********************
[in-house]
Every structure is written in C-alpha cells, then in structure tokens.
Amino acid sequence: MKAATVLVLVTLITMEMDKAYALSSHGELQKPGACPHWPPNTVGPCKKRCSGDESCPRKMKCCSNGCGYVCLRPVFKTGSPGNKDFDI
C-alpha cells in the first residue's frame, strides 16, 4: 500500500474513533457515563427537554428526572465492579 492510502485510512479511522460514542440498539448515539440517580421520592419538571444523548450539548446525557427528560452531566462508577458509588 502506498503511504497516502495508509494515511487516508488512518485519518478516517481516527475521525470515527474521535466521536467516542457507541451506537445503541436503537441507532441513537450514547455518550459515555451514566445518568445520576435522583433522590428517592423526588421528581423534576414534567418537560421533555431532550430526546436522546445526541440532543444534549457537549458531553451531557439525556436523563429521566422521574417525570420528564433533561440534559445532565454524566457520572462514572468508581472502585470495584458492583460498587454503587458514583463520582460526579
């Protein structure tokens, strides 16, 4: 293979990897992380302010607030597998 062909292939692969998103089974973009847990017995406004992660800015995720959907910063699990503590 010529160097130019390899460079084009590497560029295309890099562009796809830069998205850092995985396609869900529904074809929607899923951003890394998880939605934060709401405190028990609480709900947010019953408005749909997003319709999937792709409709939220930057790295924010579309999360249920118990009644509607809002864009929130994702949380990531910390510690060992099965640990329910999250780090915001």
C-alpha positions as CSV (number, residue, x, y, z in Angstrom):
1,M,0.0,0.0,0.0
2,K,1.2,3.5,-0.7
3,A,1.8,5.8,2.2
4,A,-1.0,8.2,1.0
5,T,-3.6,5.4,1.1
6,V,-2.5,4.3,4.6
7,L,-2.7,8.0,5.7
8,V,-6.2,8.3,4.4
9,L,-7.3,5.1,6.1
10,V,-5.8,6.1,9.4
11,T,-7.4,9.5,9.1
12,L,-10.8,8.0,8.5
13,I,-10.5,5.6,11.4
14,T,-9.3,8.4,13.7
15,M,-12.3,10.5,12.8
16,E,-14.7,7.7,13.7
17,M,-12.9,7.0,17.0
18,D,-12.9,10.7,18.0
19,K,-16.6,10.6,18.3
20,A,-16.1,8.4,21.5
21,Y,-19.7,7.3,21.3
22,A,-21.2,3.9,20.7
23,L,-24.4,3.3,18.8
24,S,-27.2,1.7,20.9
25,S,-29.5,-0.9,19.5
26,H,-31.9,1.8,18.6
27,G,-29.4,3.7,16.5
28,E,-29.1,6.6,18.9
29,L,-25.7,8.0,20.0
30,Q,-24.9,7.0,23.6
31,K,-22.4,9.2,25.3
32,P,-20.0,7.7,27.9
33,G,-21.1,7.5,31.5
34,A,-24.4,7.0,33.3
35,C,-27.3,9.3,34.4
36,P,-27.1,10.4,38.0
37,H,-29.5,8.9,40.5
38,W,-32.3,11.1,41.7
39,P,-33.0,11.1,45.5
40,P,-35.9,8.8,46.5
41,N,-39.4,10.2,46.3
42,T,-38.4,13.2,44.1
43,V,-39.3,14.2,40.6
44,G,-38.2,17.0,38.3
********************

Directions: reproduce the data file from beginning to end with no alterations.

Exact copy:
[in-house]
Every structure is written in C-alpha cells, then in structure tokens.
Amino acid sequence: MKAATVLVLVTLITMEMDKAYALSSHGELQKPGACPHWPPNTVGPCKKRCSGDESCPRKMKCCSNGCGYVCLRPVFKTGSPGNKDFDI
C-alpha cells in the first residue's frame, strides 16, 4: 500500500474513533457515563427537554428526572465492579 492510502485510512479511522460514542440498539448515539440517580421520592419538571444523548450539548446525557427528560452531566462508577458509588 502506498503511504497516502495508509494515511487516508488512518485519518478516517481516527475521525470515527474521535466521536467516542457507541451506537445503541436503537441507532441513537450514547455518550459515555451514566445518568445520576435522583433522590428517592423526588421528581423534576414534567418537560421533555431532550430526546436522546445526541440532543444534549457537549458531553451531557439525556436523563429521566422521574417525570420528564433533561440534559445532565454524566457520572462514572468508581472502585470495584458492583460498587454503587458514583463520582460526579
């Protein structure tokens, strides 16, 4: 293979990897992380302010607030597998 062909292939692969998103089974973009847990017995406004992660800015995720959907910063699990503590 010529160097130019390899460079084009590497560029295309890099562009796809830069998205850092995985396609869900529904074809929607899923951003890394998880939605934060709401405190028990609480709900947010019953408005749909997003319709999937792709409709939220930057790295924010579309999360249920118990009644509607809002864009929130994702949380990531910390510690060992099965640990329910999250780090915001």
C-alpha positions as CSV (number, residue, x, y, z in Angstrom):
1,M,0.0,0.0,0.0
2,K,1.2,3.5,-0.7
3,A,1.8,5.8,2.2
4,A,-1.0,8.2,1.0
5,T,-3.6,5.4,1.1
6,V,-2.5,4.3,4.6
7,L,-2.7,8.0,5.7
8,V,-6.2,8.3,4.4
9,L,-7.3,5.1,6.1
10,V,-5.8,6.1,9.4
11,T,-7.4,9.5,9.1
12,L,-10.8,8.0,8.5
13,I,-10.5,5.6,11.4
14,T,-9.3,8.4,13.7
15,M,-12.3,10.5,12.8
16,E,-14.7,7.7,13.7
17,M,-12.9,7.0,17.0
18,D,-12.9,10.7,18.0
19,K,-16.6,10.6,18.3
20,A,-16.1,8.4,21.5
21,Y,-19.7,7.3,21.3
22,A,-21.2,3.9,20.7
23,L,-24.4,3.3,18.8
24,S,-27.2,1.7,20.9
25,S,-29.5,-0.9,19.5
26,H,-31.9,1.8,18.6
27,G,-29.4,3.7,16.5
28,E,-29.1,6.6,18.9
29,L,-25.7,8.0,20.0
30,Q,-24.9,7.0,23.6
31,K,-22.4,9.2,25.3
32,P,-20.0,7.7,27.9
33,G,-21.1,7.5,31.5
34,A,-24.4,7.0,33.3
35,C,-27.3,9.3,34.4
36,P,-27.1,10.4,38.0
37,H,-29.5,8.9,40.5
38,W,-32.3,11.1,41.7
39,P,-33.0,11.1,45.5
40,P,-35.9,8.8,46.5
41,N,-39.4,10.2,46.3
42,T,-38.4,13.2,44.1
43,V,-39.3,14.2,40.6
44,G,-38.2,17.0,38.3